Biden lines up ex-Google boss for White House role as Mark Zuckerberg could face hostile reception

Facebook’s Mark Zuckerberg could face a hostile reception from president-elect Joe Biden (Chip Somodevilla/Getty Images/BERTRAND GUAY/AFP via Getty Images)

Joe Biden may give ex-Google boss Eric Schmidt a top administration role but Facebook’s Mark Zuckerberg could face a more hostile reception from the president-elect.

Mr Schmidt, who ran the search giant from 2001 to 2011, is being considered to lead a new technology industry task force in the White House, says a report.

But Mr Zuckerberg may have some work to do after Facebook’s decision to not fact-check political ads during the campaign “irritated” Mr Biden, according to the Financial Times.

And just hours after Mr Biden made his victory speech, a leading campaign aide took shots at Mr Zuckerberg on social media.

Bill Russo retweeted a Sacha Baron Cohen post which showed Mr Zuckerberg meeting with Donald Trump with the comment “One down, one to go.”

Mr Russo, Mr Biden’s head of press, added his own comment that read “Hell yes.”

Mr Russo doubled down with another fiery attack on Facebook on Monday, accusing the social media giant of spreading disinformation in the wake of Mr Biden’s victory over Mr Trump.

“We pleaded with Facebook for over a year to be serious about these problems. They have not. Our democracy is on the line. We need answers,” tweeted Mr Russo.

He also accused the company of “shredding the fabric of our democracy.”

Mr Biden’s transition team will also include Facebook’s former associate general counsel Jessica Hertz, and Apple’s ex vice president for government affairs Cynthia Hogan, says the Financial Times.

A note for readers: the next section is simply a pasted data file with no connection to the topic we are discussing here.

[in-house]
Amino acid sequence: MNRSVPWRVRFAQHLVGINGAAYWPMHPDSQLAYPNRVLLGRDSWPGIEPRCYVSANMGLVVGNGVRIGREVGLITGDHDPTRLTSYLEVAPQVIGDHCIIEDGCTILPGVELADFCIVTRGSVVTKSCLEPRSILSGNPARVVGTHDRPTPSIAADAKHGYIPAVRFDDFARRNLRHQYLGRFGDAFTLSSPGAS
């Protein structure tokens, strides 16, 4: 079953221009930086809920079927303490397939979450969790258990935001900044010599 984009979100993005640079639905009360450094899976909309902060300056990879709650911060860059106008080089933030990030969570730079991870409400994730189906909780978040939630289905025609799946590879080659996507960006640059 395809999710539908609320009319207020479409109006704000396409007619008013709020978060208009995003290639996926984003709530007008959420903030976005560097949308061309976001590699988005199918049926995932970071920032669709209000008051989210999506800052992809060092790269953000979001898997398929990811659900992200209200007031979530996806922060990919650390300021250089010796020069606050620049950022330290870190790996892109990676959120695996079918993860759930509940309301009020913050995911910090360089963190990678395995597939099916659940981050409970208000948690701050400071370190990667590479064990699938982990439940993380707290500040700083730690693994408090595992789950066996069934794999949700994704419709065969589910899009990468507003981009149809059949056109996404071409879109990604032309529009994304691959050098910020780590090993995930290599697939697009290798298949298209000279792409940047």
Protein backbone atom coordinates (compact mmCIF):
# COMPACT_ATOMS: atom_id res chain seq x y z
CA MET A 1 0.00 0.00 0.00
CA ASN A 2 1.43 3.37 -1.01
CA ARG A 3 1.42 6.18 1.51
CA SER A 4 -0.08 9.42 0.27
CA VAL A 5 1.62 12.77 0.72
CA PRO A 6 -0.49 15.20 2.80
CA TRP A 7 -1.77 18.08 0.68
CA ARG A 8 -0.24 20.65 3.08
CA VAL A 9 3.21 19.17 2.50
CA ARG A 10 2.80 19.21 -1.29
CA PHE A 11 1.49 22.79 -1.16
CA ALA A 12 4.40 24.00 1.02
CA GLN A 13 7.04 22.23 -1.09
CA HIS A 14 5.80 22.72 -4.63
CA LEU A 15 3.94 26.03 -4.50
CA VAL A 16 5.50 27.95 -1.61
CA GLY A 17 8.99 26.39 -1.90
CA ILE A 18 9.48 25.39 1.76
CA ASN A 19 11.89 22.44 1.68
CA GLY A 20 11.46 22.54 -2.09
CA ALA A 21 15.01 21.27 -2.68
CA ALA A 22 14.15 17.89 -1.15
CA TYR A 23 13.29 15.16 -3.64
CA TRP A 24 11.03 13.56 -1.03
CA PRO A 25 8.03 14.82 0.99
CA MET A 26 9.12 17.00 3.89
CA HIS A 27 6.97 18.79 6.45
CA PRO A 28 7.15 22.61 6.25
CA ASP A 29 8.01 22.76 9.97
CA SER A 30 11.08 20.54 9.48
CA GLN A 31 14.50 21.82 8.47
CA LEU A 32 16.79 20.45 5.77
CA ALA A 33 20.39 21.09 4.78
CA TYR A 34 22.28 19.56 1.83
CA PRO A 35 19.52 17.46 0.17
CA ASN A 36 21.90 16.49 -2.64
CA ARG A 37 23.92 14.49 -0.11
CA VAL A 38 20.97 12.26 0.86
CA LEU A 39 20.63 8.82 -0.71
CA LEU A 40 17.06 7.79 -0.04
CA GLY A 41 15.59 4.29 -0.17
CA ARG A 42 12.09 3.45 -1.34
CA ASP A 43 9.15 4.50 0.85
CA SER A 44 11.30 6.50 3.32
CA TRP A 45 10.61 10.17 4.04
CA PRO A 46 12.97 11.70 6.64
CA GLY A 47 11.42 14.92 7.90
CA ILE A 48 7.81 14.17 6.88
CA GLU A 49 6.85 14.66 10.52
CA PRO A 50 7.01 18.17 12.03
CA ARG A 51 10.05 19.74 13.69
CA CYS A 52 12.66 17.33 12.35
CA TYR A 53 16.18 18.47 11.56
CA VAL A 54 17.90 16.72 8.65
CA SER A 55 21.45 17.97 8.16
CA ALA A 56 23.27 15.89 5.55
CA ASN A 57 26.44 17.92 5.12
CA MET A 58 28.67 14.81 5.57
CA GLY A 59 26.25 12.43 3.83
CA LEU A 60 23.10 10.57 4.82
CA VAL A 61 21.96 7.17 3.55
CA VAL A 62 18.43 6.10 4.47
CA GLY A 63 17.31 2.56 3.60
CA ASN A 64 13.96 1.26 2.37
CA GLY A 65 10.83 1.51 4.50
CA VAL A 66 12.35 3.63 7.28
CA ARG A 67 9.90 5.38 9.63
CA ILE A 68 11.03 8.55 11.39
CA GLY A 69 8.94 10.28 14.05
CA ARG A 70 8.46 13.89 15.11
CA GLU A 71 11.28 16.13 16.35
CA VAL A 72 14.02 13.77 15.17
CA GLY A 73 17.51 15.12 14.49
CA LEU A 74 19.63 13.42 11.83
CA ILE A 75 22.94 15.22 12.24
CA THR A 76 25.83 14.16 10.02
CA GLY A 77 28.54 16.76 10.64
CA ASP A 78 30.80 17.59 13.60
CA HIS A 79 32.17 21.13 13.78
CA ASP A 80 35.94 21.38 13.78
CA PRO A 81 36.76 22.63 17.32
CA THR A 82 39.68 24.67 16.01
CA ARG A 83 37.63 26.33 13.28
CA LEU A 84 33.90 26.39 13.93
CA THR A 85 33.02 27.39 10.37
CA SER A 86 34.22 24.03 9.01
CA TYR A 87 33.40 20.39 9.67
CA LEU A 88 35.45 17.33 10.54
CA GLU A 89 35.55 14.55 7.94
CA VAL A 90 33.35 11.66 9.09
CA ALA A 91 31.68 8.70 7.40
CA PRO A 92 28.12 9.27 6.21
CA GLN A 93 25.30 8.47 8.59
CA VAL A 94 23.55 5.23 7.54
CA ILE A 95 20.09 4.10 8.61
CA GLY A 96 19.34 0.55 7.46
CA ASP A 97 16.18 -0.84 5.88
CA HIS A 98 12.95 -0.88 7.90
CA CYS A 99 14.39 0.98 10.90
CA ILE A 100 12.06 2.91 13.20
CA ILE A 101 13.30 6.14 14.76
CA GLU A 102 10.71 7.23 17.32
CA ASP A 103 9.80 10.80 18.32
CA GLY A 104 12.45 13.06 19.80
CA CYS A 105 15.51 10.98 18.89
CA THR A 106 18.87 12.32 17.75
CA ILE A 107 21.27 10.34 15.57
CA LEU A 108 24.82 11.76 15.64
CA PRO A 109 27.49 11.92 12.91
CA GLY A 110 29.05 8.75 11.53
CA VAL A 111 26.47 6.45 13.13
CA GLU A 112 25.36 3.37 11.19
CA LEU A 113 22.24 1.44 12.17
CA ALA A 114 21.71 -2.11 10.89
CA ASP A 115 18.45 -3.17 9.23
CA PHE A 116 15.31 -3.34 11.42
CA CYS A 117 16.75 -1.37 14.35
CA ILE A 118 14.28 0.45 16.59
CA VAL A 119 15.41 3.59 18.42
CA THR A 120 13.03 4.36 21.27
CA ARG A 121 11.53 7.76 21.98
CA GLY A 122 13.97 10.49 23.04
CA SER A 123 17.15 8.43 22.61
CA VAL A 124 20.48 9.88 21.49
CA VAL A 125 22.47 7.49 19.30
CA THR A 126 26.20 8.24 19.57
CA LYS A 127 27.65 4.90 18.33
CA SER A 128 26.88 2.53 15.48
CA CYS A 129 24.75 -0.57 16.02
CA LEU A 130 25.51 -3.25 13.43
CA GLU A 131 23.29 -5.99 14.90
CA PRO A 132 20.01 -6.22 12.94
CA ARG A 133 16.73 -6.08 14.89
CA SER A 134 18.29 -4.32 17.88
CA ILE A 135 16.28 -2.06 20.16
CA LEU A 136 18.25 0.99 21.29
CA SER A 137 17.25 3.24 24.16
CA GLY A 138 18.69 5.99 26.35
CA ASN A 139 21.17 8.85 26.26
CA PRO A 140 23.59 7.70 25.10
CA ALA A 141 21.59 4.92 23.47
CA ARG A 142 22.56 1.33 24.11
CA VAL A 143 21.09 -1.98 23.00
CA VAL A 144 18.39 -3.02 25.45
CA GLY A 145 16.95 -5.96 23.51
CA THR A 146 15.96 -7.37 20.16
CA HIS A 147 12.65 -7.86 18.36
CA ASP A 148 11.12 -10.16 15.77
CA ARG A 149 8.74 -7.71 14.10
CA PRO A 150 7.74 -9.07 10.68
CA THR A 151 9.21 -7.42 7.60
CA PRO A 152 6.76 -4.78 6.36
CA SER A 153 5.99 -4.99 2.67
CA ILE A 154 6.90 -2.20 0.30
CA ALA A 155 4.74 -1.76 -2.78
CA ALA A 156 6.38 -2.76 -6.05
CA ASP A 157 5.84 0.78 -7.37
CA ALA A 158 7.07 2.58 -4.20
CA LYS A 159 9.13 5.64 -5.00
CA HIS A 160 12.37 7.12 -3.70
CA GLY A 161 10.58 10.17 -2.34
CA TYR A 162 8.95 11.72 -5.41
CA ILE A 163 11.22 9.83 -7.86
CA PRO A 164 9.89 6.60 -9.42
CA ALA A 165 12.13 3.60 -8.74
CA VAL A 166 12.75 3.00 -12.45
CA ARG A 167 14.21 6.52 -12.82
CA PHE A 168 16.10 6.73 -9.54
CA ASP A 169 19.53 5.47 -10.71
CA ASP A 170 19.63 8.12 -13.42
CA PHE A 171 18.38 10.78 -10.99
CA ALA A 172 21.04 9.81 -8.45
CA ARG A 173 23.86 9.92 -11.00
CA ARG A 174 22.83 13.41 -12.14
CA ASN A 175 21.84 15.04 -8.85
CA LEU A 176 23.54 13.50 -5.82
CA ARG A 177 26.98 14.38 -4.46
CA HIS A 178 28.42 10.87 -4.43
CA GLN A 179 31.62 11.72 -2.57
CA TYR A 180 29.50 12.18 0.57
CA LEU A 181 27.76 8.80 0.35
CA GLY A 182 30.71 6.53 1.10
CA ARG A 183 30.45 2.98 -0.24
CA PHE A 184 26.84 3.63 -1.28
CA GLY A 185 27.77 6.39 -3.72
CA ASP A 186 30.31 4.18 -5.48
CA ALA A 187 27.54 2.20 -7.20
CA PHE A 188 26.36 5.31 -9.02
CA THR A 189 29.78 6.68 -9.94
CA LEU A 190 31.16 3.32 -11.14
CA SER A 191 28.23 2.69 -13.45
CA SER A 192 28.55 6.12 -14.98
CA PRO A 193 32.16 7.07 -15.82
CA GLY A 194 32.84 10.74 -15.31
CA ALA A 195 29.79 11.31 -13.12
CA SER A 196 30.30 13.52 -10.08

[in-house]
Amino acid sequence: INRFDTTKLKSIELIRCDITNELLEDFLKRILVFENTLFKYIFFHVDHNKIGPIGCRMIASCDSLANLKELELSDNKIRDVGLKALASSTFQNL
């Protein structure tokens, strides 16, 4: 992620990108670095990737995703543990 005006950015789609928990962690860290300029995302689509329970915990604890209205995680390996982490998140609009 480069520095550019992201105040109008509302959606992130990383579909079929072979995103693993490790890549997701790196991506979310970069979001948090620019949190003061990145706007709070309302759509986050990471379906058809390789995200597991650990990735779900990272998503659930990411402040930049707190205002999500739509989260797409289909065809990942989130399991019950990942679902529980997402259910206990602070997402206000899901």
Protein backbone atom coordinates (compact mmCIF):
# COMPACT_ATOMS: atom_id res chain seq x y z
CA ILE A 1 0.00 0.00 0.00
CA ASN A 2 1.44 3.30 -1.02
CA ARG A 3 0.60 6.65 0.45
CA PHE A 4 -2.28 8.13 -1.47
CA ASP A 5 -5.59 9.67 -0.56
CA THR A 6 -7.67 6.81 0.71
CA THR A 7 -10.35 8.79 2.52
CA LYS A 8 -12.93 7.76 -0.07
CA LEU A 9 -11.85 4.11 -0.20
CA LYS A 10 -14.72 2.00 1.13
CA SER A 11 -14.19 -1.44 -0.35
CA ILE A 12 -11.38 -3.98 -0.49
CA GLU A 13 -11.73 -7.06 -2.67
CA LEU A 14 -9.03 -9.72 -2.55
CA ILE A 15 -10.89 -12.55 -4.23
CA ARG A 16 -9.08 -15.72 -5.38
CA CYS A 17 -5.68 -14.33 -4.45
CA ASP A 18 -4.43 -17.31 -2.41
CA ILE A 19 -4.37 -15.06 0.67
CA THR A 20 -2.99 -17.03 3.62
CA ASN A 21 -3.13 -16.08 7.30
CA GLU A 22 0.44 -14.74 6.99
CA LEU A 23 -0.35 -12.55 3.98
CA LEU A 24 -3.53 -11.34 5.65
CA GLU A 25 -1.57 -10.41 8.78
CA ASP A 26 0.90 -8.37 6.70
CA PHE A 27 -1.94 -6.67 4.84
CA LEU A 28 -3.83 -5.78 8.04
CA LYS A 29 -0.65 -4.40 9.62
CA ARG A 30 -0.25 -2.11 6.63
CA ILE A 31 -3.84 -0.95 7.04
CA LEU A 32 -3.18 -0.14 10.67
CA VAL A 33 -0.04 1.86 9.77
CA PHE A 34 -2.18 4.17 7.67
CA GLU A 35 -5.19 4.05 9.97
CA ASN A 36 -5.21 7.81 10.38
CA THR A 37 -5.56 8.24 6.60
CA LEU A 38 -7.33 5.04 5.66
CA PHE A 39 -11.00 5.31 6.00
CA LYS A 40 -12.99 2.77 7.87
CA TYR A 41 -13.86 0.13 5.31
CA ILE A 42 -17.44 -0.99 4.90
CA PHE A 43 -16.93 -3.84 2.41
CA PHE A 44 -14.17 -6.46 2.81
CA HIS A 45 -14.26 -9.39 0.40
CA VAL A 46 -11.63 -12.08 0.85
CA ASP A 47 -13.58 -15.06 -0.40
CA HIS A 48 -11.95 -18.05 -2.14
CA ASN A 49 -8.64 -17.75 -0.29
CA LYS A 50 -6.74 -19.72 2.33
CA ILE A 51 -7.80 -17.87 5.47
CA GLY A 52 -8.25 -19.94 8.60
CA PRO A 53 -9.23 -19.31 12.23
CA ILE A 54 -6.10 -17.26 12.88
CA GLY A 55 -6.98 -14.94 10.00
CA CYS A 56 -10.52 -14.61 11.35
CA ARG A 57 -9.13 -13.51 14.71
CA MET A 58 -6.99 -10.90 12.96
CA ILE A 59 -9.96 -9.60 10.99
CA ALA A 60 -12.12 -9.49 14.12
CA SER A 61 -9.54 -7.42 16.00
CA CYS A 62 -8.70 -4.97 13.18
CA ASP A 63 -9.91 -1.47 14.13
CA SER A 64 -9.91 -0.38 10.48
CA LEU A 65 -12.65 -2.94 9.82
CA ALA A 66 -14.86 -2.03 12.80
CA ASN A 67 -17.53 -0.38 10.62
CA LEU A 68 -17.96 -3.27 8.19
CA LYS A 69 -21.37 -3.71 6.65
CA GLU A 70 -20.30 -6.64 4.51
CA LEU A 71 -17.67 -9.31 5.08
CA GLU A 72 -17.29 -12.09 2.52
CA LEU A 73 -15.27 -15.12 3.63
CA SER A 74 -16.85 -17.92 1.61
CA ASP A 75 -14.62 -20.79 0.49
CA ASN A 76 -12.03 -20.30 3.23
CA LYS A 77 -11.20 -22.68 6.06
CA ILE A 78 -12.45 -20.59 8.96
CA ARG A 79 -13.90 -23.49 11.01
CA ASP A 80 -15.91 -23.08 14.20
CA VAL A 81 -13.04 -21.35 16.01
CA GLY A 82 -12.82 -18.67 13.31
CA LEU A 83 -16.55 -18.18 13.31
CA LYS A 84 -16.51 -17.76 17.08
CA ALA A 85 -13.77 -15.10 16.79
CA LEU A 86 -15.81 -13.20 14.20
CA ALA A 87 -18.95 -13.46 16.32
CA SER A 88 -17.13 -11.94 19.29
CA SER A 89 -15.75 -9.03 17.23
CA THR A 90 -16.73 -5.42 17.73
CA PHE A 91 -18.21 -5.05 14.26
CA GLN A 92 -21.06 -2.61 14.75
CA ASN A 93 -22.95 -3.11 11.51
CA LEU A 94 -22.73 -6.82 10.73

Mr Biden’s team was repeatedly critical of Facebook throughout the campaign and they called for the company to more aggressively deal with conspiracy theories and misinformation.

Mr Biden’s campaign chief Jen O’Malley Dillon wrote a letter to Mr Zuckerberg in which she called Facebook the ‘foremost propagator’ of voter disinformation.

Before his election Mr Biden indicated that he would not be soft on Facebook and supported revoking Section 230, which protects US websites for being held liable for content uploaded by users.

“I’ve never been a fan of Facebook, as you probably know,” Mr Biden told the New York Times last December.

“I’ve never been a big Zuckerberg fan. I think he’s a real problem.

“The idea that it’s a tech company is that Section 230 should be revoked, immediately should be revoked, number one. For Zuckerberg and other platforms.”

Few tech observers expect Mr Biden to return to the “golden era” of the Barack Obama administration.

“Do we think this is going to be Barack Obama 2.0? No, not at all,” a tech executive told the Financial Times.

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